Developer: PlatinumGames Inc.
Publisher: Konami Digital Entertainment
Review Platform: Xbox 360
Review Copy Provided By: Konami
Release Date: February 19, 2013
Metal Gear Rising: Revengeance takes the Metal Gear series and turns it on its head, discarding conventional stealthy principles and dark haired protagonists, for fast paced action and bleach-blonde antiheroes. Developer PlatinumGames does a surprising job of morphing the Metal Gear series into something that is completely novel, while staying true to its roots, and creating something that is still very recognizable. While many components successfully add unique properties to this title, the incredibly short campaign, abysmal story, and frequent camera errors prevent this title from reaching its true potential.
Raiden returns to the series four years after the events of Metal Gear Solid 4, this time under the employment of private security firm, Maverick, working apart an intricate security team tasked with the protection of a high-value African Prime Minister. Their attempted efforts at protection fail, when rival private military company, Desperado, attacks their convoy. This attack leads Raiden on an massive quest to take down Desperado and their employer.
Raiden dashes around his battlegrounds slicing through armor and cutting clean through enemies limbs, all with impressively smooth style and flow. The gameplay, although limited, is the feature attraction of Metal Gear Rising: Revengance. Fighting through hoardes of enemies feels smooth and fluid. Raiden’s cybernetic limbs enable impossible feats of acrobatic attacks, while his appetent blade yearns for carnage and blood.
Developer PlatinumGames sends hundreds of mindless foes to be cut down during your battles. Occasionally, the flow of combat is interrupted when the game throws you into one it’s numerous boss encounters. These duels often consist of multiple phases, interrupted by short cut scenes and quick-time events. Some of these fights have a truly epic feel, as two powerful cyborgs clash in a battle of steel and blood. Completion of these encounters often grants Raiden a new side weapon to use in combat. Unfortunately, these items never experience complete use, as the main campaign can be completed in less than 8 hours.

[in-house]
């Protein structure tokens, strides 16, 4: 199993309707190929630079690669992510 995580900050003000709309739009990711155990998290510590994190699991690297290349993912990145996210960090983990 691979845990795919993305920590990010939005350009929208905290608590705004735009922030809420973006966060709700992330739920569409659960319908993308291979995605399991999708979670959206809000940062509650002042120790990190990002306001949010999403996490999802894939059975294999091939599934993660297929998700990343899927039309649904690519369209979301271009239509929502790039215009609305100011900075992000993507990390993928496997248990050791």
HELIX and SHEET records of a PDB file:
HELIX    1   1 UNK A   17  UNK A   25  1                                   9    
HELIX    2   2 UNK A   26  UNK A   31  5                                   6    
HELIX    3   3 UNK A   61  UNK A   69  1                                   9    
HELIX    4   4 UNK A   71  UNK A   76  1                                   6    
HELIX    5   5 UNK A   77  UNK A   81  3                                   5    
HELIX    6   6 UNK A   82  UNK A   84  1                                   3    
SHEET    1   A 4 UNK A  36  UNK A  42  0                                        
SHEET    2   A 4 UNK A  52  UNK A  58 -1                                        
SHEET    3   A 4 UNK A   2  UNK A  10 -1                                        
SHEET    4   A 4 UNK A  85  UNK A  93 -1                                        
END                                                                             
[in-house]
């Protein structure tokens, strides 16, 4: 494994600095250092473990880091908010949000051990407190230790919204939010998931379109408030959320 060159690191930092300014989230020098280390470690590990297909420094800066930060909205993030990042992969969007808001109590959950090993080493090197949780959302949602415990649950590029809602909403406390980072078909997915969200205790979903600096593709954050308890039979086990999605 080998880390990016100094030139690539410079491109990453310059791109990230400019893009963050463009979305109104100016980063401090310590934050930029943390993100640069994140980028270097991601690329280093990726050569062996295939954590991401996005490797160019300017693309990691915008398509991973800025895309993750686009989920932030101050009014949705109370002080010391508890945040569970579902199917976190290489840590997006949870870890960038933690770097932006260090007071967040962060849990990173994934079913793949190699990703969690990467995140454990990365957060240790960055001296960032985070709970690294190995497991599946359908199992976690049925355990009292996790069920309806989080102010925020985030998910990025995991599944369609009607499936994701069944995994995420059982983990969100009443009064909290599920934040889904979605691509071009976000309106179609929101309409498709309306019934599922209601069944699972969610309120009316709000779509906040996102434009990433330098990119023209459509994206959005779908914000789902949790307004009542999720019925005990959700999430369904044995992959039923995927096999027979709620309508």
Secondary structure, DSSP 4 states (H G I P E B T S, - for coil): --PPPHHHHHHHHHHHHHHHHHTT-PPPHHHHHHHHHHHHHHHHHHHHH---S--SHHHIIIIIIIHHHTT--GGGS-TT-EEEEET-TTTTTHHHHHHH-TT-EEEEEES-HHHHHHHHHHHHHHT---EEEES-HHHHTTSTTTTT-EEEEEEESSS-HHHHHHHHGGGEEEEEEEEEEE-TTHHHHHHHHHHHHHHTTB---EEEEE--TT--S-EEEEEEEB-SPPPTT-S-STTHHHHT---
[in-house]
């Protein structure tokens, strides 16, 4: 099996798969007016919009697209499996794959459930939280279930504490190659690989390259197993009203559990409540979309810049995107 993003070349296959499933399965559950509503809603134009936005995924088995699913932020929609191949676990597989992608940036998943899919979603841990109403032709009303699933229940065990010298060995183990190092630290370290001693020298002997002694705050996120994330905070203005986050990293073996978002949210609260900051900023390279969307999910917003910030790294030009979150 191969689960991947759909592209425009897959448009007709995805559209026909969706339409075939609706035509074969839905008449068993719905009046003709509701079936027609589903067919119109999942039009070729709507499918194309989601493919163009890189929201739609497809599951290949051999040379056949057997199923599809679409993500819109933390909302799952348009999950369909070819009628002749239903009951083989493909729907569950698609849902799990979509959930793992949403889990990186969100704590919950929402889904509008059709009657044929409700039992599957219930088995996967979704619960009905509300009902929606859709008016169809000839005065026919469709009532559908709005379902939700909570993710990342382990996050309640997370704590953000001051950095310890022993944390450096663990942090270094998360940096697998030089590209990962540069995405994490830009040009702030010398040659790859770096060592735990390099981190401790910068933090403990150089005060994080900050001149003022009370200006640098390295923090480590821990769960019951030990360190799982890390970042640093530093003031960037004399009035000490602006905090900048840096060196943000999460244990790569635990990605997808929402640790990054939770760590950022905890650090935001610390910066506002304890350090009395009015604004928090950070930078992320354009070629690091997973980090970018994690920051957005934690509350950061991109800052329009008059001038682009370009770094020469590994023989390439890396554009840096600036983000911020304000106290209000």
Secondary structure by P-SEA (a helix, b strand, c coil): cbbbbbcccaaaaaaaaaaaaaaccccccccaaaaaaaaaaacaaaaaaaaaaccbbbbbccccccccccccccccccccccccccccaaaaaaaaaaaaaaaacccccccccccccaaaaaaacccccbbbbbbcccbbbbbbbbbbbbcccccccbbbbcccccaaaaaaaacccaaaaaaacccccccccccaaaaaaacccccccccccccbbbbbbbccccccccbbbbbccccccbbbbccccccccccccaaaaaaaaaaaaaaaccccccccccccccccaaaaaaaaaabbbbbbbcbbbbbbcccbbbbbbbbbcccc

Revengeance makes it easy for the player to string together impressive combos and fluid attacks through its simple two button attack system. The game offers light and heavy attacks, with the latter offering the option to pull out Raiden’s secondary weapon for more diverse attacks. When your enemy attempts a counterattack a simple maneuver enables the player to block or parry the incoming strike. During combat, enemies will glow red, alerting the player to their incoming attack. Once prompted, simply press the left stick in the direction of the foe while pressing the attack button to successfully defend yourself. More precise timing will cause Raiden to deflect the attack, and return with a swift counter-blow. These basic methods of combat are the foundation for which the entire game is built upon, and if the developers hadn’t nailed this component the entire game would be broken. They manage to pull it off, and build off of these components to add an additional layer of depth to combat.
As you tear through hordes of enemies in a beautifully vicious fashion, Raiden will often gain the ability to enter blade mode; a slowed down version of time, where the player can unleash a bevy of attacks upon vulnerable opponents. Quick, rapid strikes can be accomplished through button presses, while more calculated blows are obtained through a deliberate flick of the right stick, which sets a path for Raiden’s blade to follow. During these sequences vulnerable glowing limbs can be dismembered, while a cut through the enemies’ core area will give Raiden the opportunity to tear a glowing spine-like apparatus out of his foes. This apparatus, which Raiden destroys, immediately replenishes his health and electrolyte reserves.